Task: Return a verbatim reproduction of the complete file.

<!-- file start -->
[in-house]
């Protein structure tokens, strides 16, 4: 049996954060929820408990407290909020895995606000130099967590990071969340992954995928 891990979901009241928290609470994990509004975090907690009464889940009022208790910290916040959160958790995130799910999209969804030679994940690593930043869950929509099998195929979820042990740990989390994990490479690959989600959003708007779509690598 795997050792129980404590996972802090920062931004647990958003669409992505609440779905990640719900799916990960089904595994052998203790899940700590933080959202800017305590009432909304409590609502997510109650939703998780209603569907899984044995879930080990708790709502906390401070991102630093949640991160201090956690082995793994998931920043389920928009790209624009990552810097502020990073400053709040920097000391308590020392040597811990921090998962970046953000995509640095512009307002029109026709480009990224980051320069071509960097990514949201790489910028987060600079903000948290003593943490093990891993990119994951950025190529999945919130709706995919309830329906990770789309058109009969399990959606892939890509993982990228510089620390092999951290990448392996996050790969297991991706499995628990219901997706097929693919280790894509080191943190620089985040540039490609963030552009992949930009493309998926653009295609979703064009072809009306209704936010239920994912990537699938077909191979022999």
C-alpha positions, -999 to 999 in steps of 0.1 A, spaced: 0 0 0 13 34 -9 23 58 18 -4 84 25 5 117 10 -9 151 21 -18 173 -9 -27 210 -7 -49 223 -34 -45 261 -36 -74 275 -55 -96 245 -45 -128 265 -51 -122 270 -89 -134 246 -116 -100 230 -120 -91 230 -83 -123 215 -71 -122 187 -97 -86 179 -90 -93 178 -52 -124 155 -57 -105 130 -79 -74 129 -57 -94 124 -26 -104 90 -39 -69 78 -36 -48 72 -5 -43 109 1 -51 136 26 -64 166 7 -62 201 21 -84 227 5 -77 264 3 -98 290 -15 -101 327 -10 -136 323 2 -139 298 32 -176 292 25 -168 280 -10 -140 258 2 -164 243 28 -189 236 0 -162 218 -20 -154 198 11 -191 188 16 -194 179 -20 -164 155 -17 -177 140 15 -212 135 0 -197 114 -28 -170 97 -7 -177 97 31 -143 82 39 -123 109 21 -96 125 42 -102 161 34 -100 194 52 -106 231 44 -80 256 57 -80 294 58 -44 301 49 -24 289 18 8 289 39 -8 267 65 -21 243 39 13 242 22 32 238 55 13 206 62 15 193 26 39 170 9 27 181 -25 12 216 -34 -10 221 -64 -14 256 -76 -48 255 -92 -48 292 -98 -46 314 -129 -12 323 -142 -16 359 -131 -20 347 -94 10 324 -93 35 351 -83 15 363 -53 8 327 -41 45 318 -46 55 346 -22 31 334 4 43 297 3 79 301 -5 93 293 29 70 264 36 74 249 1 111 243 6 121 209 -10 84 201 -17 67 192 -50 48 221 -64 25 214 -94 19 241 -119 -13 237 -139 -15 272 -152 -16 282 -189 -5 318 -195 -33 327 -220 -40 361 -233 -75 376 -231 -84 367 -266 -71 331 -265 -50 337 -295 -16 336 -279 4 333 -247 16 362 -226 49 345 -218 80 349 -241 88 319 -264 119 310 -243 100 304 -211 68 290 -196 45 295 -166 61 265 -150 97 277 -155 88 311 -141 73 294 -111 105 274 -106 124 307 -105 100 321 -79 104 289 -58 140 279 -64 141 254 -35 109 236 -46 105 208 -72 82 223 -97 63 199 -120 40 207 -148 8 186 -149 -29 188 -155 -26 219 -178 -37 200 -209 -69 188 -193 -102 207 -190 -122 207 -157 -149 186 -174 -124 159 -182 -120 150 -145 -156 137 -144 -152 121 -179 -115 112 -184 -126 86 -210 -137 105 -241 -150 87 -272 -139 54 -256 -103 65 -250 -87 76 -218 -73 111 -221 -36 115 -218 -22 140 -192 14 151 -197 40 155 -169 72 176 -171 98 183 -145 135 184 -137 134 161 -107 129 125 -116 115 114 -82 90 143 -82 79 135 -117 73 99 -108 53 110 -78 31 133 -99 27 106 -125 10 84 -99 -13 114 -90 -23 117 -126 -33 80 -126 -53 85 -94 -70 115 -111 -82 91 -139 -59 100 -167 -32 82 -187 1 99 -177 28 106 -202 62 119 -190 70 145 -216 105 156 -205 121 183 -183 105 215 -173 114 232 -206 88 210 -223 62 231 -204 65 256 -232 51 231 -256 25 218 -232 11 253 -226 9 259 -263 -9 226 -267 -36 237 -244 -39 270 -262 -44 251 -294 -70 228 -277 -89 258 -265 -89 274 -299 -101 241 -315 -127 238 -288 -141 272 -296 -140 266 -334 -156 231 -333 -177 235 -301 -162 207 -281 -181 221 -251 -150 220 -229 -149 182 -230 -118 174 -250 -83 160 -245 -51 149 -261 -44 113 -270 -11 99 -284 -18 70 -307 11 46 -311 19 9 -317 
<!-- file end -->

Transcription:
[in-house]
């Protein structure tokens, strides 16, 4: 049996954060929820408990407290909020895995606000130099967590990071969340992954995928 891990979901009241928290609470994990509004975090907690009464889940009022208790910290916040959160958790995130799910999209969804030679994940690593930043869950929509099998195929979820042990740990989390994990490479690959989600959003708007779509690598 795997050792129980404590996972802090920062931004647990958003669409992505609440779905990640719900799916990960089904595994052998203790899940700590933080959202800017305590009432909304409590609502997510109650939703998780209603569907899984044995879930080990708790709502906390401070991102630093949640991160201090956690082995793994998931920043389920928009790209624009990552810097502020990073400053709040920097000391308590020392040597811990921090998962970046953000995509640095512009307002029109026709480009990224980051320069071509960097990514949201790489910028987060600079903000948290003593943490093990891993990119994951950025190529999945919130709706995919309830329906990770789309058109009969399990959606892939890509993982990228510089620390092999951290990448392996996050790969297991991706499995628990219901997706097929693919280790894509080191943190620089985040540039490609963030552009992949930009493309998926653009295609979703064009072809009306209704936010239920994912990537699938077909191979022999």
C-alpha positions, -999 to 999 in steps of 0.1 A, spaced: 0 0 0 13 34 -9 23 58 18 -4 84 25 5 117 10 -9 151 21 -18 173 -9 -27 210 -7 -49 223 -34 -45 261 -36 -74 275 -55 -96 245 -45 -128 265 -51 -122 270 -89 -134 246 -116 -100 230 -120 -91 230 -83 -123 215 -71 -122 187 -97 -86 179 -90 -93 178 -52 -124 155 -57 -105 130 -79 -74 129 -57 -94 124 -26 -104 90 -39 -69 78 -36 -48 72 -5 -43 109 1 -51 136 26 -64 166 7 -62 201 21 -84 227 5 -77 264 3 -98 290 -15 -101 327 -10 -136 323 2 -139 298 32 -176 292 25 -168 280 -10 -140 258 2 -164 243 28 -189 236 0 -162 218 -20 -154 198 11 -191 188 16 -194 179 -20 -164 155 -17 -177 140 15 -212 135 0 -197 114 -28 -170 97 -7 -177 97 31 -143 82 39 -123 109 21 -96 125 42 -102 161 34 -100 194 52 -106 231 44 -80 256 57 -80 294 58 -44 301 49 -24 289 18 8 289 39 -8 267 65 -21 243 39 13 242 22 32 238 55 13 206 62 15 193 26 39 170 9 27 181 -25 12 216 -34 -10 221 -64 -14 256 -76 -48 255 -92 -48 292 -98 -46 314 -129 -12 323 -142 -16 359 -131 -20 347 -94 10 324 -93 35 351 -83 15 363 -53 8 327 -41 45 318 -46 55 346 -22 31 334 4 43 297 3 79 301 -5 93 293 29 70 264 36 74 249 1 111 243 6 121 209 -10 84 201 -17 67 192 -50 48 221 -64 25 214 -94 19 241 -119 -13 237 -139 -15 272 -152 -16 282 -189 -5 318 -195 -33 327 -220 -40 361 -233 -75 376 -231 -84 367 -266 -71 331 -265 -50 337 -295 -16 336 -279 4 333 -247 16 362 -226 49 345 -218 80 349 -241 88 319 -264 119 310 -243 100 304 -211 68 290 -196 45 295 -166 61 265 -150 97 277 -155 88 311 -141 73 294 -111 105 274 -106 124 307 -105 100 321 -79 104 289 -58 140 279 -64 141 254 -35 109 236 -46 105 208 -72 82 223 -97 63 199 -120 40 207 -148 8 186 -149 -29 188 -155 -26 219 -178 -37 200 -209 -69 188 -193 -102 207 -190 -122 207 -157 -149 186 -174 -124 159 -182 -120 150 -145 -156 137 -144 -152 121 -179 -115 112 -184 -126 86 -210 -137 105 -241 -150 87 -272 -139 54 -256 -103 65 -250 -87 76 -218 -73 111 -221 -36 115 -218 -22 140 -192 14 151 -197 40 155 -169 72 176 -171 98 183 -145 135 184 -137 134 161 -107 129 125 -116 115 114 -82 90 143 -82 79 135 -117 73 99 -108 53 110 -78 31 133 -99 27 106 -125 10 84 -99 -13 114 -90 -23 117 -126 -33 80 -126 -53 85 -94 -70 115 -111 -82 91 -139 -59 100 -167 -32 82 -187 1 99 -177 28 106 -202 62 119 -190 70 145 -216 105 156 -205 121 183 -183 105 215 -173 114 232 -206 88 210 -223 62 231 -204 65 256 -232 51 231 -256 25 218 -232 11 253 -226 9 259 -263 -9 226 -267 -36 237 -244 -39 270 -262 -44 251 -294 -70 228 -277 -89 258 -265 -89 274 -299 -101 241 -315 -127 238 -288 -141 272 -296 -140 266 -334 -156 231 -333 -177 235 -301 -162 207 -281 -181 221 -251 -150 220 -229 -149 182 -230 -118 174 -250 -83 160 -245 -51 149 -261 -44 113 -270 -11 99 -284 -18 70 -307 11 46 -311 19 9 -317 